Drawing faces

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  • 1.presentsDrawingfacesLearn How to Draw a Face with Attitude, How to Draw Eyes with Impact and How to Draw Lips with Structure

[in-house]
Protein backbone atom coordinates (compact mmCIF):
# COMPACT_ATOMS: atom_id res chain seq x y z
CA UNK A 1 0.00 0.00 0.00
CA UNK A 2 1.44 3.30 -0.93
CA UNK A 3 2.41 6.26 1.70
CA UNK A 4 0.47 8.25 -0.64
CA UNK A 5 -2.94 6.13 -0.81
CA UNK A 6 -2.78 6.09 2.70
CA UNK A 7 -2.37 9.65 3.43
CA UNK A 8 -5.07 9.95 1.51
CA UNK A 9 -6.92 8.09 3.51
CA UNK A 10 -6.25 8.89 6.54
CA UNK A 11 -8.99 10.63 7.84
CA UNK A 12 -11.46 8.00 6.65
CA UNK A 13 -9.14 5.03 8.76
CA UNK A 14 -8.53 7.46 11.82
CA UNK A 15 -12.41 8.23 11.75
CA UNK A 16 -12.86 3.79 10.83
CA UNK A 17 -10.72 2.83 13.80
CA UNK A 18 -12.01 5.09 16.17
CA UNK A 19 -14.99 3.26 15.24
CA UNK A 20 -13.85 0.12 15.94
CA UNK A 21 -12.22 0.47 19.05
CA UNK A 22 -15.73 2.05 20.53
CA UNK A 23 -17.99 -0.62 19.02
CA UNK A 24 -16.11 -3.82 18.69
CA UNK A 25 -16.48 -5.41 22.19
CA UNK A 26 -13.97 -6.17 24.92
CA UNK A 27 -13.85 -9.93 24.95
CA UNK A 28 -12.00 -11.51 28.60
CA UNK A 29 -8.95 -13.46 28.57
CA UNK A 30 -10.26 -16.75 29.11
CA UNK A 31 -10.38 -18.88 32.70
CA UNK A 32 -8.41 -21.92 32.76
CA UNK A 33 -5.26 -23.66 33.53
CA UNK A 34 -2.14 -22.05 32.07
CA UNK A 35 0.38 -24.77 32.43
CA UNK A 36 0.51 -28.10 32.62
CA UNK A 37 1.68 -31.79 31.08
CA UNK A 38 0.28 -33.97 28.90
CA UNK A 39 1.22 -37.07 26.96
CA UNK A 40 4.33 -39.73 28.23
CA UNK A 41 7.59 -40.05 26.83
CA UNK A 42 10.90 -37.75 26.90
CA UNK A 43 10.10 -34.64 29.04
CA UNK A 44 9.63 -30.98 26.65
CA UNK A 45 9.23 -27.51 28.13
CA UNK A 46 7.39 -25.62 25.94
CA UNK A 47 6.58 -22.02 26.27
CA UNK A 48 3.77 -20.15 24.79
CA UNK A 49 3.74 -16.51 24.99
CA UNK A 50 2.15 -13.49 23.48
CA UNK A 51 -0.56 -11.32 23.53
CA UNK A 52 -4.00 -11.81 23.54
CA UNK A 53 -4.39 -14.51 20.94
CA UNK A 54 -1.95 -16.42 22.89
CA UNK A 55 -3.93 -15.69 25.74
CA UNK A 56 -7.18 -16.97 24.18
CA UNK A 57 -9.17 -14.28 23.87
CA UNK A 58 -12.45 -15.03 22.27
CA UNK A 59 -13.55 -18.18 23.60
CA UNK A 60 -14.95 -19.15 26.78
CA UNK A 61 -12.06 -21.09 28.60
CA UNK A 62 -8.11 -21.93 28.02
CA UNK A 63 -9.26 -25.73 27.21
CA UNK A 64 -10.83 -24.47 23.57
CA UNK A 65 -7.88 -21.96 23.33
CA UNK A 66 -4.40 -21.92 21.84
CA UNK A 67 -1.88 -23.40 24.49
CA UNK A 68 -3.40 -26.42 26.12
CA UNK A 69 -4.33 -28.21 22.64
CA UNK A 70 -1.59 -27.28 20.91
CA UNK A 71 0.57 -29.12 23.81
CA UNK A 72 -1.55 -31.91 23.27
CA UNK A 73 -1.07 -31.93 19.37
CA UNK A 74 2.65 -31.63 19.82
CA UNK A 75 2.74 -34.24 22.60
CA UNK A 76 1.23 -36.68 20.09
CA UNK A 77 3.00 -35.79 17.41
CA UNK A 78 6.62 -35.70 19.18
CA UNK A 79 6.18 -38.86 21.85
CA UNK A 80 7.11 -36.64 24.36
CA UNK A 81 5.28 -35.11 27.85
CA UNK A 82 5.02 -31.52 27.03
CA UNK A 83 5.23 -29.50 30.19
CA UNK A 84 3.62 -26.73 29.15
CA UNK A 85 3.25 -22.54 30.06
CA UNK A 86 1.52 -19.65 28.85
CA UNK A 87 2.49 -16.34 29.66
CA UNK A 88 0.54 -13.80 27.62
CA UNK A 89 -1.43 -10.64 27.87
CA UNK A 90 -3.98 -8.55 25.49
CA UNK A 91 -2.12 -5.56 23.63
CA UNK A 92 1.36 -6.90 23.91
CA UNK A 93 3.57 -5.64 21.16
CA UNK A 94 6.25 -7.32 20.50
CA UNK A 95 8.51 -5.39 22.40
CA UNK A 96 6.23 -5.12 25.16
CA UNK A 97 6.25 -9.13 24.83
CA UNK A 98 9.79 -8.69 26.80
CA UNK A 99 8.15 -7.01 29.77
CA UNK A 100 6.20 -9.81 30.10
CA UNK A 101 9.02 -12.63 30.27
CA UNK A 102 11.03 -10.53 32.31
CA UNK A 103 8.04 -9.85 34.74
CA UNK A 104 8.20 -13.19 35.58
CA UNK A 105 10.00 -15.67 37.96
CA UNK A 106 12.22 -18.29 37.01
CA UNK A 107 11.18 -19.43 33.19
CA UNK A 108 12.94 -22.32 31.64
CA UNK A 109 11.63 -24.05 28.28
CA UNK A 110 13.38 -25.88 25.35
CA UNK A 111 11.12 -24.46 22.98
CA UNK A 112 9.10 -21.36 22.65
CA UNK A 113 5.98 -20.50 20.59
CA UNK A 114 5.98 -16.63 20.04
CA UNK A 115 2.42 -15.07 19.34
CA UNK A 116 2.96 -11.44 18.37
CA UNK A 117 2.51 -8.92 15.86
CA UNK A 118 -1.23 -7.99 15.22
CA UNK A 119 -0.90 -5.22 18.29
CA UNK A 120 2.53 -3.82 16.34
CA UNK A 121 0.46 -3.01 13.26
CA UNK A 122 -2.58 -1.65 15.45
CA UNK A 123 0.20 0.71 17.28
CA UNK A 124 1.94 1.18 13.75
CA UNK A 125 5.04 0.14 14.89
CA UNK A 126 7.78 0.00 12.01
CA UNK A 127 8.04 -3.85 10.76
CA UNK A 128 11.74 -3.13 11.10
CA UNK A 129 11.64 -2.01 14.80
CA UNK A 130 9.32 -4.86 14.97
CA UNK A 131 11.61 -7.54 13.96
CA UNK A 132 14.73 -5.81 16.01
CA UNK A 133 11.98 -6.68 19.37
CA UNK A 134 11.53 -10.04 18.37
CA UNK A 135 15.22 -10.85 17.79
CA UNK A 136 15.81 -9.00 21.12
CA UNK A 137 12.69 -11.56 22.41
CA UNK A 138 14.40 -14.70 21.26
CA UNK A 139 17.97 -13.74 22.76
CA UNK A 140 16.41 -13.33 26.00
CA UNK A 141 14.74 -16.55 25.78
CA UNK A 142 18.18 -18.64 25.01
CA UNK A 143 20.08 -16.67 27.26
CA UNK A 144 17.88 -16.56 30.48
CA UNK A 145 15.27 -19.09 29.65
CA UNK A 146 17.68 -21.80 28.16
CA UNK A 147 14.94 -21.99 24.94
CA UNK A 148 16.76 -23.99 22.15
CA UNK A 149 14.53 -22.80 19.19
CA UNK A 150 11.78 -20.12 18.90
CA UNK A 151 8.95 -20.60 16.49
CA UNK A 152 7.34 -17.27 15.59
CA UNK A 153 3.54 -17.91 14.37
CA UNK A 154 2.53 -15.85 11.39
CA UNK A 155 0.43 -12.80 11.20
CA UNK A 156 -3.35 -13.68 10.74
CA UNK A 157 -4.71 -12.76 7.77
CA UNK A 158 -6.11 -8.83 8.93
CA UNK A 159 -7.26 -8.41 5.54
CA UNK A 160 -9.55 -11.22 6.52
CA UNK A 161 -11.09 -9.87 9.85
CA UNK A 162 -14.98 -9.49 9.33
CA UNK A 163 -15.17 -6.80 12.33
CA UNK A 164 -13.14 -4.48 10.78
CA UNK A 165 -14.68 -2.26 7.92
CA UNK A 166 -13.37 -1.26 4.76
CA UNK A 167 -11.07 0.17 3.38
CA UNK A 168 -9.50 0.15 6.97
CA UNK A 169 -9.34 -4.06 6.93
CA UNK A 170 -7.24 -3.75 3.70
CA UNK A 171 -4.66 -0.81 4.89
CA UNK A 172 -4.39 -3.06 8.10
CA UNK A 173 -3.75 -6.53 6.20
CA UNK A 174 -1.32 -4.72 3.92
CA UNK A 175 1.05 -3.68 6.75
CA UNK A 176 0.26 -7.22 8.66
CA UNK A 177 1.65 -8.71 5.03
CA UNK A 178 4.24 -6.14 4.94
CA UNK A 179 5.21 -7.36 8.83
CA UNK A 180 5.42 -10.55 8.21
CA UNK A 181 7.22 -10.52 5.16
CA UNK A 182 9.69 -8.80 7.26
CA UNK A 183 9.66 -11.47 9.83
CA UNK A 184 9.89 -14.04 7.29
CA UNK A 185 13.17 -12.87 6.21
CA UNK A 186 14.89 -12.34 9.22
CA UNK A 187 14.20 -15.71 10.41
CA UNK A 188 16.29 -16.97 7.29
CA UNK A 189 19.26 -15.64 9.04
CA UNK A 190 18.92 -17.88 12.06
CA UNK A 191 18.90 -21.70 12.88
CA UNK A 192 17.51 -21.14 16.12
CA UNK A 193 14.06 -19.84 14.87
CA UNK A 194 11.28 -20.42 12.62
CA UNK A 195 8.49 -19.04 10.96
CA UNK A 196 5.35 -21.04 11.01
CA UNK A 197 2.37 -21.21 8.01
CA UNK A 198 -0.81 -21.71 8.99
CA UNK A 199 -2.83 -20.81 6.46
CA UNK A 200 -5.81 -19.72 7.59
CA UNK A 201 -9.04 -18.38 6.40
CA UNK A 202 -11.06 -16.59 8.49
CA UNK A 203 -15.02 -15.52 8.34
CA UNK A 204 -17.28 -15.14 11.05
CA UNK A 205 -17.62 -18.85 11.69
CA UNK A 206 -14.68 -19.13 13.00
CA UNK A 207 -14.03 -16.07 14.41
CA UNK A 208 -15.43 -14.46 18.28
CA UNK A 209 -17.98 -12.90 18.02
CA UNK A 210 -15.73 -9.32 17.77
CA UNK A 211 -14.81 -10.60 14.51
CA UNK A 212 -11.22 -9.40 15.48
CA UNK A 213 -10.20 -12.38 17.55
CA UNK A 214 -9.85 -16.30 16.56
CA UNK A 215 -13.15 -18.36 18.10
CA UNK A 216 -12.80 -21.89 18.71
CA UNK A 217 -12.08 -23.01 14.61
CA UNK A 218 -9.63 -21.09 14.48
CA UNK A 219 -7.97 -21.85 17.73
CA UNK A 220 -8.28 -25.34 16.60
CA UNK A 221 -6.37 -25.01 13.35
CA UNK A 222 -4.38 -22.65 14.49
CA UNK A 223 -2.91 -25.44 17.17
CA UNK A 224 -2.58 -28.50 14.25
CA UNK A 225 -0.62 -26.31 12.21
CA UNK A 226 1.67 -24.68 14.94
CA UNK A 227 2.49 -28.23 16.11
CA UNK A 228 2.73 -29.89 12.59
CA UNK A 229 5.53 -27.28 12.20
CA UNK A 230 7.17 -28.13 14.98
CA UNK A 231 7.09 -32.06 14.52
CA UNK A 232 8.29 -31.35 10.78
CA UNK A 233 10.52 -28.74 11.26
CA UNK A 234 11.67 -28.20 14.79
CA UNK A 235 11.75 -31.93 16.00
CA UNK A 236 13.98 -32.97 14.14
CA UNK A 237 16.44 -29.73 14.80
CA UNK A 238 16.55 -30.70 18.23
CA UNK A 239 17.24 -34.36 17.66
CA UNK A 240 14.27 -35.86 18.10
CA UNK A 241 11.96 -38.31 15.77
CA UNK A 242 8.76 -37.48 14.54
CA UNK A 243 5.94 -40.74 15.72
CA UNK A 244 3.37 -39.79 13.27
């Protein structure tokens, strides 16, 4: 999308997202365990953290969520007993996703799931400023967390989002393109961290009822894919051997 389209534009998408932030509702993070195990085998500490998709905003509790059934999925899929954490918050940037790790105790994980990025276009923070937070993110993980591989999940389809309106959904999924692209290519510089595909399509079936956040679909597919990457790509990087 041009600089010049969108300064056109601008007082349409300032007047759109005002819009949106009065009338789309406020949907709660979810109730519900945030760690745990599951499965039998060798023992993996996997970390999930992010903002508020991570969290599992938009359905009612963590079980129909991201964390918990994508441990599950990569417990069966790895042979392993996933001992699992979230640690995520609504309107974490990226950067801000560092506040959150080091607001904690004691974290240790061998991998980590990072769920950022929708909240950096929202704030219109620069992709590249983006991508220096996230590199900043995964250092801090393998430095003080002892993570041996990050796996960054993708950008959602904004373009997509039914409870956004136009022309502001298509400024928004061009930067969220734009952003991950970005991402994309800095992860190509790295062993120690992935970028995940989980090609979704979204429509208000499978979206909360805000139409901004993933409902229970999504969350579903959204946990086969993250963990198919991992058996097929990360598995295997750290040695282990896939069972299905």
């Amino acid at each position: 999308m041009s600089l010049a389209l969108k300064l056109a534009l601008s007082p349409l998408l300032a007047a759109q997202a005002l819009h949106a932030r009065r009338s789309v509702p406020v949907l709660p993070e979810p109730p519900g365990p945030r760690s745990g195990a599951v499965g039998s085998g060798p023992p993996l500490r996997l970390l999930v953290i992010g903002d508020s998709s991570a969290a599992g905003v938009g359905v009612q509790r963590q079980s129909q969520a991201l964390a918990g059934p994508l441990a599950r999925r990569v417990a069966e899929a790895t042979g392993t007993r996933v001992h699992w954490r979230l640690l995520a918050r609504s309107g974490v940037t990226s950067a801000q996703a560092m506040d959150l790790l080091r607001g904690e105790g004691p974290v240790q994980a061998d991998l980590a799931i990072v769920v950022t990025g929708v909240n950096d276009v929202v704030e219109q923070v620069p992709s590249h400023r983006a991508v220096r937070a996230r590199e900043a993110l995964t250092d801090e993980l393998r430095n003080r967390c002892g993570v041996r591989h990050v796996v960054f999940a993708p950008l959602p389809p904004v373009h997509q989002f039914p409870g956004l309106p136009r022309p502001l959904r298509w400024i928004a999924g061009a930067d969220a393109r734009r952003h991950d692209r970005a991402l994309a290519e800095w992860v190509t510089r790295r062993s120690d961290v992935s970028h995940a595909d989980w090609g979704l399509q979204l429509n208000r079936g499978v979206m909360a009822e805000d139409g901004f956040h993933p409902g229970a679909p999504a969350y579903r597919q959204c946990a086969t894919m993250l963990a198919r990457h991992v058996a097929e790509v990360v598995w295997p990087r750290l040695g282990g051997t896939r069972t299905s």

2. Drawing FacesHow to DrawDynamic HeadsDepicting features is only the beginning. Putting life intoa head drawing requires assimilating it with the rest ofthe body, capturing an attitudeand much more.by D an GhenoT here are many ways to keep your figure drawings lively, fresh, and dynamic. But there is one sure way to destroy an active and energetic drawing: by plopping a stiffly rendered, ham-fisted headon top of an otherwise nicely drawn figure. Toomany artists, perhaps fearful of their subjects,treat the head as if it were nothing more than aninventory of features or an empty, blocklike shape,void of life, sometimes sitting straight and rigidlyon its neck, contradicting the underlying gestureof the body and looking like a lifeless lollipop.This eons-old challenge of how to put morelife and energy into drawings, paintings, andsculptures of the human head is easily answeredonce you get beyond the fear and the seemingcomplexity of the subject. I will outline manysolutions throughout this article appropriate forboth the beginner and advanced artist. Some ofthe cures will seem deceptively simple. Otherswill reach beyond the obvious, studying the headfrom all sides, including top and bottom. And justabout all of them will somehow involve the overallfigure, with the head serving as the crown of themagnificent machine that is the human body.Friedrich Karl, Prince of Prussiaby Adolf Menzel, 1863, gouache over graphite, highlighted withwhite, 1158 x 9.Notice how, from behind, the nasolabial furrow obscures some ofthe nose and mouth and seems to unite optically with the cheekboneand rim of the eye. This connection helps to push the nose backand, along with several other overlapping shapes, reinforces theroundness of the underlying egg-shaped head structure.This content has been abridged from an original article written by Dan Gheno. This premium has been published by Interweave Press, 201 E. Fourth St., Loveland, CO 80537-5655; (970) 669-7672. Copyright 2012 byInterweave Press, a division of Aspire Media, all rights reserved. The contents of this publication may not be reproduced either in whole or in part without consent of the copyright owner.2 www.artistdaily.com 3. Drawing FacesAttitudePerhaps the most powerful key to a stronger head isthe most obvious one, which even advanced artistsoften miss in their obsession to get the features justrightthat is, give your head attitude. Faces need tolook somewhere; their eyes need intensity and aim. Youhave probably noticed how the eyes in some Old Masterpaintings and drawings often seem to follow you as youmove around the room. This dynamic event occurs inthe viewers mind, usually when the artist depicts thehead in a three-quarter view with the eyes looking off toone side, as Leonardo most famously did in his MonaLisa. In drawings such as Leonardos Study for the Angelin La Vierge aux Rochers, observe how the irises (the cir-cular, colorful portion of the eyeball) seem to peer out ofthe corner of these eyes, gazing past the canvas or draw-ing toward the viewer. Remember, you cant move irisesaround willy-nilly. The upper eyelid bulges above theiris, so every time you change the direction of your mod-els gaze, you must also change the shape of the upperlid. If you draw the model looking off extremely to oneside, you will find that the lower eyelid pulls up with it.The tilt of the head is equally crucial to achievingattitude in your figure drawings. It should somehowcomplement or contrast thegestural movement that flowsabove rightthrough the body from the Study for the Angel intoes to the neck and, finally,Madonna of the Rocksby Leonardo, silverpoint,and hopefully, into the head. 718 x 6.In Ingres masterpiece ofThe eyes in some Old Mastera portrait, Louis-Franoispaintings and drawings oftenBertin (not pictured) someseem to follow you as youmove around the room. Thispeople seem to lean forward dynamic event occurs in theimperiously, head lockedviewers mind, usually whenthe artist depicts the head in ainto their shoulders as theythree-quarter view with the eyesspeak to you. Others lean looking off to one side.back, their noses tilted up,rightand their irises barely peer- Drawing of a Maning past their lower lid. by Leonardo, pen-and-ink, 11x 8. Collection Royal Library,Pay close attention to body Windsor Castle, London, England.shapes and gesture, evenDescribing his diagram,when drawing a vignetted, Leonardo explained, The sideof the head on which the (light)seemingly isolated head. Yourays fall most directly will bedont want to draw a husky, the most highly lighted, andthose parts on which the raysmuscular man with a pencil- fall most aslant will be lessthin neck or a young childlighted. The light falls as a blowmight, since a blow which fallswith a fullbacks shoulders.perpendicularly falls with theLook at the model intensely.greatest force, and when it fallsobliquely, it is less forcible thanNotice how the neck leads the former in proportion to thefrom the shoulder into thewidth of the angle.3 www.artistdaily.com 4. Drawing Faces b c aabove leftto the head are numerous, and theyIts useful to draw numerous studiesDrawing of a Woman With Loop Earringby Dan Gheno, 2006, graphite with white chalkcan be quite evocative of an individuals of the featureslike Jusepe de Riberaon toned paper, 10 x 8. Collection the artist.character, psychology, and emotion. did in Study of Eyescataloguing andabove rightcommitting their basic constructionGetting a LikenessMy Father Posing for Facial Folds to memory. At the same time, try toby Dan Gheno, 2006, graphite, 12 x 9. be sensitive to the bilateral symmetryCollection the artist.It may seem like a waste of time wor- that underlies the face and its features.Facial folds occur at right angles to the direction rying about whether youve captured a Use guidelines to line up one side ofof the muscles underneath, very similar to atheater curtain being pulled across the stage bylikeness or not. Its unlikely the viewer the face with the other. But remembera horizontal cord. The zygomatic muscle runswill notice that something is missing.this very important caveat: As much asfrom the cheekbone to the corner of the mouthand, when contracted, creates dependableTrue, it will not matter in the end toyou may want them to, features do notcreases in the face, the most important being the viewer. But I feel its imperativeconform to a simplistic rule of abso-the jugal furrow (left of A) and the accessoryjugal furrow (B). Note how the shape of the to always give it a sincere try. Thelute symmetry. Look closely at any Oldlarge chewing muscle, called the masseter (C),pursuit of likeness keeps my concen-Master portrait. You will usually findbecomes more defined when the chin is pulled in.tration focused, it keeps the entirethat one eye is almost always a littledrawing process compelling, and, in bigger or a little farther from the nosehead. It doesnt matter if you are only the end, the struggle leads to a more than the other, one nostril a little taller,drawing a small snippet of the neck inactive-looking and vigorous drawing.one side of the mouth a bit lower thanfact, the shorter the line, the more crucial There is no doubt that the individualthe other. These artists use of subtlethe correct angle becomes. If the linefeatures and the distance between the asymmetry gives their subjects headsfragment angles outward or inward a features are essential in getting a like- and figures life and a sense of action,little too much, the error will becomeness and a psychologically animated as if the features are in motion. Thismagnified once you imagine the line head and figure. I explained several fea- asymmetry is vitally important fromextending outside of the image, inferring ture-measuring techniques in my first the likeness standpoint as well. Itsan implausible body type for the head.article for American Artist [Paintingbeen proven in clinical and psychologi-Body postures and their relationships Portraits] in the February 1993 issue. cal studies that when a photo is sliced4 www.artistdaily.com 5. Drawing Facesin half, with one side reversed and hair and full cheekbones at the top slid- Purge Yourpasted next to the other, the viewerfinds it difficult to recognize the sub-ing into a narrow jaw and smallish chinbelow? Or perhaps your subject has aPreconceptionsject within the new-found symmetry. wide, rectangular face with a broad jaw,After determining the global shape of No matter how enticing your sub- full cheeks, and a flat, closely croppedthe head, assessing the facial angle isjects features, the hard truth is that the hairdoor a tall, rectangular head, the next most important factor in get-ratio of the head shape and size to the narrow but angular from jaw to top of ting a likeness and keeping your headbody is much more crucial to captur-head. Maybe your models forms aredrawing lively. Forensic specialists fre-ing a likeness or creating a dynamicbuilt on soft, circular shapes. Whateverquently use this technique to identifyimpression. When looking at youryour subjects essential structure, decomposed remains, and 19th-cen-model, ask yourself what sort of geo- you can always distill it into a simple,tury phrenologists used it in a foolishmetric shape typifies his or her head.quickly identifiable shape in your mind attempt to catalogue racial intelligence.Does your model have a triangular headthat will guide you through the compli- You can discover the facial angle oftapering toward the bottom, with lots ofcated process of laying in the drawing. your subject by drawing a line from theear hole, or external auditory meatus,at the base of the skull to the bottomof the nasal aperture (Fig. B) and thencompare that line to one that runs fromthe base of the brow ridge, or glabel-lum, to the upper dental arch. Calledthe muzzle, this protrus